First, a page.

Three Tips for Warming Up Before You Swim

 

Warming Up pic

Warming Up
Image: active.com

With over 30 years of experience helping companies to manage human resources and organizational design, Steven M. Darien works as the chairman and CEO of the Cabot Advisory Group, LLC. Outside of his professional life, Steven M. Darien enjoys swimming.

Whether you are swimming competitively or just having fun, properly warming up will help ensure your safety, while also helping you get the most from your swim. Follow these three tips to help you prepare for your swim.

1. Use Swimming Fin s– Fins do a lot more of the work than your bare feet could, helping your arms slowly acclimate to swimming. According to the Somerset Valley YMCA’s director of swimming, Matthew Donovan, using flippers while you warm up can help prevent shoulder injury. Donovan claims he has not seen a single major shoulder injury in 13 years at the YMCA, attributing this statistic to swimmers warming up with flippers.

2. Start on Land – Before you even dip your toes in the water, consider stretching and warming up on land. Stretches and light cardio exercises such as jumping jacks or jogging help increase your blood flow, enabling you to swim more effectively and with less risk of injury.

3. Warm Up Mentally – Your body is not the only thing that benefits from a warm up. Preparing your mind for your swim helps ensure you retain any new information you learn. Mental preparation allows you to keep your head in the game, staying focused on your swim. Before you start your swim, take a moment to collect your thoughts. Breathe deeply and relax, letting go of or setting aside anything that might be distracting you.

American Management Association Announces New Certificate Programs

American Management Association pic

American Management Association
Image: amanet.org

As the principal in the Cabot Advisory Group, Steven M. Darien deals with trends in organizational structures, succession planning, and other domains. Steven M. Darien maintains several professional affiliations, including service on the human resources advisory board of the American Management Association. The association offers a series of certifications for leaders wishing to improve their acumen.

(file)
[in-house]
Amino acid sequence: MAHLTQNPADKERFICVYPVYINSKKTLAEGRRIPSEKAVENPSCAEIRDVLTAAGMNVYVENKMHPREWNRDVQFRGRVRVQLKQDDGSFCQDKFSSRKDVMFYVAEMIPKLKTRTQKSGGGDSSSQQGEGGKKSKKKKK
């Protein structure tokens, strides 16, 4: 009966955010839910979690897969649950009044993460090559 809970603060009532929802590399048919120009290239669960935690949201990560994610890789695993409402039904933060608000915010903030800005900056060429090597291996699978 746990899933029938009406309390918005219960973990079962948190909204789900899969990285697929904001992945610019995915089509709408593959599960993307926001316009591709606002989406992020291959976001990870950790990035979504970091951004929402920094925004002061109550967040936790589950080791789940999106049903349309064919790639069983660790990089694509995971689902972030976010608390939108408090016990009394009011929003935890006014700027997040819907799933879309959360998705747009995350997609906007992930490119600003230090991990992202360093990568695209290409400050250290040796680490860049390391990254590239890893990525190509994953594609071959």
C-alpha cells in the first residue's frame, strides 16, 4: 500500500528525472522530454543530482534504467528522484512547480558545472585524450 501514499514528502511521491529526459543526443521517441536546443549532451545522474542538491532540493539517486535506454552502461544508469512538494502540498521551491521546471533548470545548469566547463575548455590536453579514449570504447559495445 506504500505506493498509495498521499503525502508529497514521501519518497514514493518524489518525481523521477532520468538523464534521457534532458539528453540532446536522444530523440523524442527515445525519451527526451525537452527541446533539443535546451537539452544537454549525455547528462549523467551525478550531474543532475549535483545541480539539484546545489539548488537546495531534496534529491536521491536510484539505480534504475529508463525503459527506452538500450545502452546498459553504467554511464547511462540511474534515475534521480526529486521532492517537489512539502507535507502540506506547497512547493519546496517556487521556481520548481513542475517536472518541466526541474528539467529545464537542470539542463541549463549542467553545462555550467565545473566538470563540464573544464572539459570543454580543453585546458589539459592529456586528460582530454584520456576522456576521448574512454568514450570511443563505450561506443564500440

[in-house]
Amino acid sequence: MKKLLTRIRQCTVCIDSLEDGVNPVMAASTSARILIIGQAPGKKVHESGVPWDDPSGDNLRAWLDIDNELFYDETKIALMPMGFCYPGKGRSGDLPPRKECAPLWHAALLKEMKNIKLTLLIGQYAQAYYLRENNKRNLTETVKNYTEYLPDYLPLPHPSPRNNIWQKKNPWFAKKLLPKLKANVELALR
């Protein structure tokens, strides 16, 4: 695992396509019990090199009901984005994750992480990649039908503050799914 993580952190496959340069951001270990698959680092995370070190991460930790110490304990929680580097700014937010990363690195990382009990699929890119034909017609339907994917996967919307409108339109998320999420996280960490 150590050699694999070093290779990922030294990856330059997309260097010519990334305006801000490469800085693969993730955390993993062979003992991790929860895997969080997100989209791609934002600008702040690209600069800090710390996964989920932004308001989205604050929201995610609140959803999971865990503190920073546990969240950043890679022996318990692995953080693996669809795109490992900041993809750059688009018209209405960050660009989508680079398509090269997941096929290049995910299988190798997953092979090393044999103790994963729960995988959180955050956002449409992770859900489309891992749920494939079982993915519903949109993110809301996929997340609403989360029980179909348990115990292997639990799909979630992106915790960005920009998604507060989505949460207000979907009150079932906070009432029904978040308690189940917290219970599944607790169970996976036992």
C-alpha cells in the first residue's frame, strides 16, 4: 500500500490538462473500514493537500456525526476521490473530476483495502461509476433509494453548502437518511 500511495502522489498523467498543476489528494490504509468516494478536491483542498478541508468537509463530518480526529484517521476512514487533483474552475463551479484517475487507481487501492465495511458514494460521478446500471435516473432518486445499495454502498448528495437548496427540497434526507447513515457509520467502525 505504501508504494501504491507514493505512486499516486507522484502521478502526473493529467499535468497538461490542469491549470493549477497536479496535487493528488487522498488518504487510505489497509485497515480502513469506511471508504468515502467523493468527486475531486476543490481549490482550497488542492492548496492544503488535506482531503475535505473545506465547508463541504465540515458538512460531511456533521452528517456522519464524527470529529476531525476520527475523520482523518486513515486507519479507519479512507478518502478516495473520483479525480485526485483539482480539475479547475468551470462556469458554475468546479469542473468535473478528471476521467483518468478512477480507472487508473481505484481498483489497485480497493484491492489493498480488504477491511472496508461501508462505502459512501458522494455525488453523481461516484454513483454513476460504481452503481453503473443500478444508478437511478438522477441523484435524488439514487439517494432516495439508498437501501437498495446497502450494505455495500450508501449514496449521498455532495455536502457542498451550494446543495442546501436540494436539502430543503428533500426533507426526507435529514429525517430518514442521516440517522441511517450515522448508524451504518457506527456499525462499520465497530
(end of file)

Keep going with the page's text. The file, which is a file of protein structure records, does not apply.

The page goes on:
The Business Essentials Certification enhances leadership qualities, builds project management skills, and increases analytic ability. It is packaged in three parts.

7 Habits of Highly Effective People’s new version 4.0 updates the original by providing 30 new videos and other tools that amplify author Steven Covey’s principles. The course promotes successfully leading one’s self and others in a collaborative spirit.

Essentials of Project Management for Nonproject Managers underscores the importance of teams using a common language and having realistic expectations. Participants will learn how to use project management techniques in collaborative environments.

Improve Your Analytical Skills helps managers learn to effectively process information. It is designed to help them make sense of seemingly overwhelming amounts of data and use it to their greatest advantage.

Fall 2015 Shows at the George Street Playhouse

 

George Street Playhouse
Image: georgestreetplayhouse.org

The chairman and CEO of the Cabot Advisory Group, LLC, Steven M. Darien draws on over three decades of executive experience. Alongside his career, Steven M. Darien serves as the chairman of the board for the George Street Playhouse in New Brunswick, New Jersey.